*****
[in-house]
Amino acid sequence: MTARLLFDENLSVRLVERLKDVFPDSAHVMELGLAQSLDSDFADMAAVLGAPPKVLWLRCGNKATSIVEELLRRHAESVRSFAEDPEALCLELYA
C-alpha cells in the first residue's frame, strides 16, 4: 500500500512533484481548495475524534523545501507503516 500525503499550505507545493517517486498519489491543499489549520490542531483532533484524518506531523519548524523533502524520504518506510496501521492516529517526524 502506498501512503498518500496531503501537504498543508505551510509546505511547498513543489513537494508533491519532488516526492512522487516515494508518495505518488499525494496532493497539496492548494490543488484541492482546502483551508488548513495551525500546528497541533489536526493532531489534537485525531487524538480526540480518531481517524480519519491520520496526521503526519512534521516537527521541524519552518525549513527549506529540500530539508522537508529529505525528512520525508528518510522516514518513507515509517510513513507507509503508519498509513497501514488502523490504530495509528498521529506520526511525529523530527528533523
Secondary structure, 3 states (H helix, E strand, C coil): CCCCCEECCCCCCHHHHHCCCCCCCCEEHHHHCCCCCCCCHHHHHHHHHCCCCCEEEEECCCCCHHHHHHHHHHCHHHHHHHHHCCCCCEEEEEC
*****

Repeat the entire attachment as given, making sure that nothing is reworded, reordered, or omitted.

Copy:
[in-house]
Amino acid sequence: MTARLLFDENLSVRLVERLKDVFPDSAHVMELGLAQSLDSDFADMAAVLGAPPKVLWLRCGNKATSIVEELLRRHAESVRSFAEDPEALCLELYA
C-alpha cells in the first residue's frame, strides 16, 4: 500500500512533484481548495475524534523545501507503516 500525503499550505507545493517517486498519489491543499489549520490542531483532533484524518506531523519548524523533502524520504518506510496501521492516529517526524 502506498501512503498518500496531503501537504498543508505551510509546505511547498513543489513537494508533491519532488516526492512522487516515494508518495505518488499525494496532493497539496492548494490543488484541492482546502483551508488548513495551525500546528497541533489536526493532531489534537485525531487524538480526540480518531481517524480519519491520520496526521503526519512534521516537527521541524519552518525549513527549506529540500530539508522537508529529505525528512520525508528518510522516514518513507515509517510513513507507509503508519498509513497501514488502523490504530495509528498521529506520526511525529523530527528533523
Secondary structure, 3 states (H helix, E strand, C coil): CCCCCEECCCCCCHHHHHCCCCCCCCEEHHHHCCCCCCCCHHHHHHHHHCCCCCEEEEECCCCCHHHHHHHHHHCHHHHHHHHHCCCCCEEEEEC